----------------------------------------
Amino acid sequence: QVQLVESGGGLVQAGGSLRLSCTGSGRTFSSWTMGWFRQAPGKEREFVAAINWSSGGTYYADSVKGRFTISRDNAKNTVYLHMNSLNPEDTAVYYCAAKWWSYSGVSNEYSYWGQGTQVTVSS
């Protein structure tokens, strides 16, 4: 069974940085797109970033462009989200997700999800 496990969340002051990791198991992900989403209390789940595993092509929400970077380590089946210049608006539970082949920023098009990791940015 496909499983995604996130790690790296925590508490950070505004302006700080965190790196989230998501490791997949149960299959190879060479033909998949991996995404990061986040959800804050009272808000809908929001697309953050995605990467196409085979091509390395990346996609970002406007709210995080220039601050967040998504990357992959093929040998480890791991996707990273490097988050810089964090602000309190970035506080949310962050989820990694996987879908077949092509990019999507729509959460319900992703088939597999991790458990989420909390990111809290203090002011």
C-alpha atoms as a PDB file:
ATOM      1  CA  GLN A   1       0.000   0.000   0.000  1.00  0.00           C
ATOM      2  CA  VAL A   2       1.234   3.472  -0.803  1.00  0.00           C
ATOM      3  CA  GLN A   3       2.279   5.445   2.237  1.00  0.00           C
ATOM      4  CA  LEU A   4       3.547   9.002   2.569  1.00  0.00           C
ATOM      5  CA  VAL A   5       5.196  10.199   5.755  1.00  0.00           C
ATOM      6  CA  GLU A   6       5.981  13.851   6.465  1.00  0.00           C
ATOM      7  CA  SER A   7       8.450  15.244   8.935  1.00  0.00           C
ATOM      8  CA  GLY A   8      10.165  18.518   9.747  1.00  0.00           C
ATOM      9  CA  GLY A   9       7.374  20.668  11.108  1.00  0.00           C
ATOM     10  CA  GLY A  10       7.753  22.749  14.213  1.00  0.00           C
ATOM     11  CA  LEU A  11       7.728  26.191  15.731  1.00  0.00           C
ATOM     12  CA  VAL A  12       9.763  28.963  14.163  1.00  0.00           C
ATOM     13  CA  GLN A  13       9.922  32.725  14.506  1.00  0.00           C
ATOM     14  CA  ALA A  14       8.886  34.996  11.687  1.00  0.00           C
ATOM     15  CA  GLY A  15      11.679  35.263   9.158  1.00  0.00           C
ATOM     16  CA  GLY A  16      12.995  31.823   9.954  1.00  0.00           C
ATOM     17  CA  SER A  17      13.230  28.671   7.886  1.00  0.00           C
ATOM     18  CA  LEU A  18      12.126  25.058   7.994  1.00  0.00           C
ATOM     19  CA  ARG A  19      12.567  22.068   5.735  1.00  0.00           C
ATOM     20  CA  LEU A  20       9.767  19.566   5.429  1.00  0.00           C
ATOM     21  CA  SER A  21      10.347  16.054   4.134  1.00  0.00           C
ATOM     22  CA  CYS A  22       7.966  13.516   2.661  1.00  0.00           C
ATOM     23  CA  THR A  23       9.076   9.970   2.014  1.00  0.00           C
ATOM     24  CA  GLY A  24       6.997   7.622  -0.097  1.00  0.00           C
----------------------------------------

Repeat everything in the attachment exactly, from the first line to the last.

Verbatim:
Amino acid sequence: QVQLVESGGGLVQAGGSLRLSCTGSGRTFSSWTMGWFRQAPGKEREFVAAINWSSGGTYYADSVKGRFTISRDNAKNTVYLHMNSLNPEDTAVYYCAAKWWSYSGVSNEYSYWGQGTQVTVSS
């Protein structure tokens, strides 16, 4: 069974940085797109970033462009989200997700999800 496990969340002051990791198991992900989403209390789940595993092509929400970077380590089946210049608006539970082949920023098009990791940015 496909499983995604996130790690790296925590508490950070505004302006700080965190790196989230998501490791997949149960299959190879060479033909998949991996995404990061986040959800804050009272808000809908929001697309953050995605990467196409085979091509390395990346996609970002406007709210995080220039601050967040998504990357992959093929040998480890791991996707990273490097988050810089964090602000309190970035506080949310962050989820990694996987879908077949092509990019999507729509959460319900992703088939597999991790458990989420909390990111809290203090002011």
C-alpha atoms as a PDB file:
ATOM      1  CA  GLN A   1       0.000   0.000   0.000  1.00  0.00           C
ATOM      2  CA  VAL A   2       1.234   3.472  -0.803  1.00  0.00           C
ATOM      3  CA  GLN A   3       2.279   5.445   2.237  1.00  0.00           C
ATOM      4  CA  LEU A   4       3.547   9.002   2.569  1.00  0.00           C
ATOM      5  CA  VAL A   5       5.196  10.199   5.755  1.00  0.00           C
ATOM      6  CA  GLU A   6       5.981  13.851   6.465  1.00  0.00           C
ATOM      7  CA  SER A   7       8.450  15.244   8.935  1.00  0.00           C
ATOM      8  CA  GLY A   8      10.165  18.518   9.747  1.00  0.00           C
ATOM      9  CA  GLY A   9       7.374  20.668  11.108  1.00  0.00           C
ATOM     10  CA  GLY A  10       7.753  22.749  14.213  1.00  0.00           C
ATOM     11  CA  LEU A  11       7.728  26.191  15.731  1.00  0.00           C
ATOM     12  CA  VAL A  12       9.763  28.963  14.163  1.00  0.00           C
ATOM     13  CA  GLN A  13       9.922  32.725  14.506  1.00  0.00           C
ATOM     14  CA  ALA A  14       8.886  34.996  11.687  1.00  0.00           C
ATOM     15  CA  GLY A  15      11.679  35.263   9.158  1.00  0.00           C
ATOM     16  CA  GLY A  16      12.995  31.823   9.954  1.00  0.00           C
ATOM     17  CA  SER A  17      13.230  28.671   7.886  1.00  0.00           C
ATOM     18  CA  LEU A  18      12.126  25.058   7.994  1.00  0.00           C
ATOM     19  CA  ARG A  19      12.567  22.068   5.735  1.00  0.00           C
ATOM     20  CA  LEU A  20       9.767  19.566   5.429  1.00  0.00           C
ATOM     21  CA  SER A  21      10.347  16.054   4.134  1.00  0.00           C
ATOM     22  CA  CYS A  22       7.966  13.516   2.661  1.00  0.00           C
ATOM     23  CA  THR A  23       9.076   9.970   2.014  1.00  0.00           C
ATOM     24  CA  GLY A  24       6.997   7.622  -0.097  1.00  0.00           C